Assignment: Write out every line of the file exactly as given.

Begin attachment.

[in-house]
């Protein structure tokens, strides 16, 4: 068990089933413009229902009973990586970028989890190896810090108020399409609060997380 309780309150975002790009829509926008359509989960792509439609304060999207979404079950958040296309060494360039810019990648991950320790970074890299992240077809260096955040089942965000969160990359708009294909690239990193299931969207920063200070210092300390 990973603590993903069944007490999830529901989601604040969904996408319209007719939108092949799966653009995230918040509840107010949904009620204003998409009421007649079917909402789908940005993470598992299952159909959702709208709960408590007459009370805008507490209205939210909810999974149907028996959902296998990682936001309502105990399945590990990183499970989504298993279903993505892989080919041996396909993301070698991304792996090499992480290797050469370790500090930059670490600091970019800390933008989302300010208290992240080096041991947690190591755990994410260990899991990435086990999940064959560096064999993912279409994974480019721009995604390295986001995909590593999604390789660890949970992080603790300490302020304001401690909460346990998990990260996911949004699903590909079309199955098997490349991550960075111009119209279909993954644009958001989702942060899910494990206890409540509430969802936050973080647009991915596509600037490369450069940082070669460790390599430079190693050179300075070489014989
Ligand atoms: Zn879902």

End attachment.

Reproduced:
[in-house]
């Protein structure tokens, strides 16, 4: 068990089933413009229902009973990586970028989890190896810090108020399409609060997380 309780309150975002790009829509926008359509989960792509439609304060999207979404079950958040296309060494360039810019990648991950320790970074890299992240077809260096955040089942965000969160990359708009294909690239990193299931969207920063200070210092300390 990973603590993903069944007490999830529901989601604040969904996408319209007719939108092949799966653009995230918040509840107010949904009620204003998409009421007649079917909402789908940005993470598992299952159909959702709208709960408590007459009370805008507490209205939210909810999974149907028996959902296998990682936001309502105990399945590990990183499970989504298993279903993505892989080919041996396909993301070698991304792996090499992480290797050469370790500090930059670490600091970019800390933008989302300010208290992240080096041991947690190591755990994410260990899991990435086990999940064959560096064999993912279409994974480019721009995604390295986001995909590593999604390789660890949970992080603790300490302020304001401690909460346990998990990260996911949004699903590909079309199955098997490349991550960075111009119209279909993954644009958001989702942060899910494990206890409540509430969802936050973080647009991915596509600037490369450069940082070669460790390599430079190693050179300075070489014989
Ligand atoms: Zn879902």